The Wyoming Legislature

A bill to raise the minimum wage in Wyoming failed in the House of Representatives on Tuesday. House Bill 140 would have raised Wyoming’s minimum wage to the federal level of $7.25 an hour.

Wyoming has the lowest minimum wage in the country at $5.15 an hour. When Cheyenne Representative Jim Byrd first introduced the bill in the House Labor, Health and Social Services Committee, he proposed raising minimum wage to $9.50 an hour.

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A bill to raise Wyoming’s cigarette tax failed in the House of Representatives today, but will be voted on again Wednesday, after Pinedale Representative Sommers asked for a reconsideration.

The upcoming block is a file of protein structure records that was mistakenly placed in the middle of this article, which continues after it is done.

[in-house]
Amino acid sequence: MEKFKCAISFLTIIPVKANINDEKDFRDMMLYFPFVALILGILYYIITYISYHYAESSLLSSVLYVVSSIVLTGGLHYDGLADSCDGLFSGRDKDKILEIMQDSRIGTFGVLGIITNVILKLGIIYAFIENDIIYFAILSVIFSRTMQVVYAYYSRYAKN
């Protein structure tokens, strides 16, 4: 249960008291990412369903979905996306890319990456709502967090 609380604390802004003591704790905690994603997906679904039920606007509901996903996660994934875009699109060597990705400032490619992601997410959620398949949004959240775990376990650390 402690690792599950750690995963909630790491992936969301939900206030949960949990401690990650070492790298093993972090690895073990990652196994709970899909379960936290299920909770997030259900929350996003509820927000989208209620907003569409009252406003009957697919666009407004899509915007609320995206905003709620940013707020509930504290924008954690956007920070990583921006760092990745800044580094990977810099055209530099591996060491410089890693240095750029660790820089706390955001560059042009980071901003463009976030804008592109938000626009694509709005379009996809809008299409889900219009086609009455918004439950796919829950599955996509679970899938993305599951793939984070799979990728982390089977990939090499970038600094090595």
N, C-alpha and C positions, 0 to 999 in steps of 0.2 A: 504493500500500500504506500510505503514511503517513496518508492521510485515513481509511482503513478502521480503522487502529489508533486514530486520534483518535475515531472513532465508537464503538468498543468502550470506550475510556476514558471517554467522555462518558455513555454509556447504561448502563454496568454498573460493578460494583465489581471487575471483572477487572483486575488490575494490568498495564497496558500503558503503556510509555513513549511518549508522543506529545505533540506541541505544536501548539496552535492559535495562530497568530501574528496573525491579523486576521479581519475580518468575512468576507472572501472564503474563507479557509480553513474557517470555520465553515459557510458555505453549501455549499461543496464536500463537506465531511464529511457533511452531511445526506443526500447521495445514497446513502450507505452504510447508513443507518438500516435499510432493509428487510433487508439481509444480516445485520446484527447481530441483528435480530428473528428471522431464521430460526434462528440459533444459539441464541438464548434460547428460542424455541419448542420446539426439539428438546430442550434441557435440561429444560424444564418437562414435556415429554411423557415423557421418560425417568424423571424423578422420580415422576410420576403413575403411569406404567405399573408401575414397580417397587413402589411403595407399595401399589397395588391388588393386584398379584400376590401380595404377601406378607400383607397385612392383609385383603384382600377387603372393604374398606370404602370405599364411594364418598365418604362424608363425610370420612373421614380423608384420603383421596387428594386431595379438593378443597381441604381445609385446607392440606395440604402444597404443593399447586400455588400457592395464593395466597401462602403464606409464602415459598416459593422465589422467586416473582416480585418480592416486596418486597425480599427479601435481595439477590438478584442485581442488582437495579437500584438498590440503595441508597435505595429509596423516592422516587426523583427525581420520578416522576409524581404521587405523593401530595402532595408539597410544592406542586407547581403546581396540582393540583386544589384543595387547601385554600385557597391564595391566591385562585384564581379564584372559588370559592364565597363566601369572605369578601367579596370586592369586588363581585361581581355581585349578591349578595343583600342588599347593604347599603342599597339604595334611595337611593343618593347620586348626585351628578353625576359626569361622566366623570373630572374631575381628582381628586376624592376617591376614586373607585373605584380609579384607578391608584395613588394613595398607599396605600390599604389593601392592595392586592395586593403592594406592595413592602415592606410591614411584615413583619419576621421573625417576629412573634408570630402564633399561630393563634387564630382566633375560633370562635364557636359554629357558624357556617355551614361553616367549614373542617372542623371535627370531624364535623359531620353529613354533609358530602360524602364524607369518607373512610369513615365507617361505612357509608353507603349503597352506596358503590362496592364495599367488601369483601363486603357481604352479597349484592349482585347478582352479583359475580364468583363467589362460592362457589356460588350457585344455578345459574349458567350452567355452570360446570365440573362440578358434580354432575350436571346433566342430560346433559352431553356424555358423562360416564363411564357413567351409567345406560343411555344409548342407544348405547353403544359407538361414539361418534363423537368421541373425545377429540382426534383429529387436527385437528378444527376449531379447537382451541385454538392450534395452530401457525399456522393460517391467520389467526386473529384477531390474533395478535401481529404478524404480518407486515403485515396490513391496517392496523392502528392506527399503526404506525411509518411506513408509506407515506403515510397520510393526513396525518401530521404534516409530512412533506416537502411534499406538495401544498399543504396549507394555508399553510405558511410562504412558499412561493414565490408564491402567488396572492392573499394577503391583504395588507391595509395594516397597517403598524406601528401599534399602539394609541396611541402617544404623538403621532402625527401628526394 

House Bill 151 would raise the tax from 60 cents a pack to 90 cents. Opponents of the bill say the increased taxes would hurt small business across the state, and would not deter smokers from buying cigarettes. 

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Marijuana reform was a popular topic at the Wyoming Legislature on Tuesday with the House Judiciary Committee voting to support House Bill 197 to create a tiered penalty system.   

The bill would mean stiffer punishment for second, third and fourth possession convictions within ten years of the first, and would apply to possessions of less than three ounces. 

Bureau of Land Management, Wikimedia Commons

A new public land transfer bill was filed this week by House Majority Floor Leader David Miller. The bill would allow the state to take over management of federal lands, and comes hard on the heels of a recently failed constitutional amendment that would also have given the state control over federal lands, an idea that’s been opposed by many sporting and outdoor recreation groups.